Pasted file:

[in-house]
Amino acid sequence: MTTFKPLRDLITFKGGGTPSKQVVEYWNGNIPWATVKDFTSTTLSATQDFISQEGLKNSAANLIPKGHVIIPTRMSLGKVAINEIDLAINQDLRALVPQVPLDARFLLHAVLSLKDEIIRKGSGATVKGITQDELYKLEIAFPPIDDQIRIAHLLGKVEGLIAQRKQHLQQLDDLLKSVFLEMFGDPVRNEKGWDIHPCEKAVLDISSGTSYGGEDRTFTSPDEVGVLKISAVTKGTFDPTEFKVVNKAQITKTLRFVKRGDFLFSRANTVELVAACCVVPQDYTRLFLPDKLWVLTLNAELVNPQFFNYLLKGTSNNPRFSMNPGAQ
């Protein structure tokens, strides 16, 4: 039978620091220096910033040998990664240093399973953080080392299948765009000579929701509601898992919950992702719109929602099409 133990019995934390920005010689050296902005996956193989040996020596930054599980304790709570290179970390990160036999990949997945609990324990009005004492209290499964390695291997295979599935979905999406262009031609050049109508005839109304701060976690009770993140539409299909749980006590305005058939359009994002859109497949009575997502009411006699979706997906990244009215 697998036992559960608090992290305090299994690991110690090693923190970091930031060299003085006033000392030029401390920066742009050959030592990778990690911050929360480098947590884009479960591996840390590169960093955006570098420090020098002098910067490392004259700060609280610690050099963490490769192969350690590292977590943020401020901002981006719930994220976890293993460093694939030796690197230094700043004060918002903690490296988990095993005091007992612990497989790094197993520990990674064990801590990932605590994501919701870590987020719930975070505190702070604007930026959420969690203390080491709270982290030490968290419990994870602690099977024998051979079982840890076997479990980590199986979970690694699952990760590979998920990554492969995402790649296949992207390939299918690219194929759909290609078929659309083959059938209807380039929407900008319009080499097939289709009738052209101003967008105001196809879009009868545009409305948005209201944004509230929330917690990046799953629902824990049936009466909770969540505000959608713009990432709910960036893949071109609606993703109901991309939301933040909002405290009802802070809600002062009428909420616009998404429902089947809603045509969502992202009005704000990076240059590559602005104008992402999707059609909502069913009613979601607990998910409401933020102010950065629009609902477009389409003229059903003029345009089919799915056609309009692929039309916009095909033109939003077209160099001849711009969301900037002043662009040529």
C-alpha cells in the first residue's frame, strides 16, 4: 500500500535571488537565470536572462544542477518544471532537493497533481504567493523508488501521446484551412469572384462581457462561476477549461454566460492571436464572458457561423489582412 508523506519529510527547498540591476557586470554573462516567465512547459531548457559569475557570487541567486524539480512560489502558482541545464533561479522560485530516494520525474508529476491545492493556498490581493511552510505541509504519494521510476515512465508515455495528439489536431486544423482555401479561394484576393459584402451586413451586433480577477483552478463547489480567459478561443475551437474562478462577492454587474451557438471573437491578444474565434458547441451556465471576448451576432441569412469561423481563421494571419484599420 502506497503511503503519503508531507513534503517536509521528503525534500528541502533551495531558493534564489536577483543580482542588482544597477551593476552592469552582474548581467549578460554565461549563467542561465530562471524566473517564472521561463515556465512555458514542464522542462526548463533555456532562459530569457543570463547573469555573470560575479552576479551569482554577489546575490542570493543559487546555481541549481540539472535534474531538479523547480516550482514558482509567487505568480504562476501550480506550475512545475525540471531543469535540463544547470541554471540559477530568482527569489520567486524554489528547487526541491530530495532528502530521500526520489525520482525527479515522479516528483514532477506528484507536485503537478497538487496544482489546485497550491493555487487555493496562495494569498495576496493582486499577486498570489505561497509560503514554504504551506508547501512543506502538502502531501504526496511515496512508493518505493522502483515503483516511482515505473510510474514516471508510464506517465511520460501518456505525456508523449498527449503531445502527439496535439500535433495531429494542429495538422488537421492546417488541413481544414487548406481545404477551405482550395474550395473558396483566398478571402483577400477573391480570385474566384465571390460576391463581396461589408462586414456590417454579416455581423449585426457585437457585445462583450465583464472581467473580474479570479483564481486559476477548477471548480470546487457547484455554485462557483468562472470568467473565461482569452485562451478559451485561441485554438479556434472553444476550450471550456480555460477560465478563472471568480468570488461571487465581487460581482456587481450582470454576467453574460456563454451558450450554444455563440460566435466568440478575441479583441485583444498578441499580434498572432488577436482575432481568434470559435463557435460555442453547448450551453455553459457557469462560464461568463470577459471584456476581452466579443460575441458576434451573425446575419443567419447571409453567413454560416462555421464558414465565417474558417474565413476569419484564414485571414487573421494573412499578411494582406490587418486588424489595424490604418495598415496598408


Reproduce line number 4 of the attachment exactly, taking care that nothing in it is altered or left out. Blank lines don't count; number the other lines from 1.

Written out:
C-alpha cells in the first residue's frame, strides 16, 4: 500500500535571488537565470536572462544542477518544471532537493497533481504567493523508488501521446484551412469572384462581457462561476477549461454566460492571436464572458457561423489582412 508523506519529510527547498540591476557586470554573462516567465512547459531548457559569475557570487541567486524539480512560489502558482541545464533561479522560485530516494520525474508529476491545492493556498490581493511552510505541509504519494521510476515512465508515455495528439489536431486544423482555401479561394484576393459584402451586413451586433480577477483552478463547489480567459478561443475551437474562478462577492454587474451557438471573437491578444474565434458547441451556465471576448451576432441569412469561423481563421494571419484599420 502506497503511503503519503508531507513534503517536509521528503525534500528541502533551495531558493534564489536577483543580482542588482544597477551593476552592469552582474548581467549578460554565461549563467542561465530562471524566473517564472521561463515556465512555458514542464522542462526548463533555456532562459530569457543570463547573469555573470560575479552576479551569482554577489546575490542570493543559487546555481541549481540539472535534474531538479523547480516550482514558482509567487505568480504562476501550480506550475512545475525540471531543469535540463544547470541554471540559477530568482527569489520567486524554489528547487526541491530530495532528502530521500526520489525520482525527479515522479516528483514532477506528484507536485503537478497538487496544482489546485497550491493555487487555493496562495494569498495576496493582486499577486498570489505561497509560503514554504504551506508547501512543506502538502502531501504526496511515496512508493518505493522502483515503483516511482515505473510510474514516471508510464506517465511520460501518456505525456508523449498527449503531445502527439496535439500535433495531429494542429495538422488537421492546417488541413481544414487548406481545404477551405482550395474550395473558396483566398478571402483577400477573391480570385474566384465571390460576391463581396461589408462586414456590417454579416455581423449585426457585437457585445462583450465583464472581467473580474479570479483564481486559476477548477471548480470546487457547484455554485462557483468562472470568467473565461482569452485562451478559451485561441485554438479556434472553444476550450471550456480555460477560465478563472471568480468570488461571487465581487460581482456587481450582470454576467453574460456563454451558450450554444455563440460566435466568440478575441479583441485583444498578441499580434498572432488577436482575432481568434470559435463557435460555442453547448450551453455553459457557469462560464461568463470577459471584456476581452466579443460575441458576434451573425446575419443567419447571409453567413454560416462555421464558414465565417474558417474565413476569419484564414485571414487573421494573412499578411494582406490587418486588424489595424490604418495598415496598408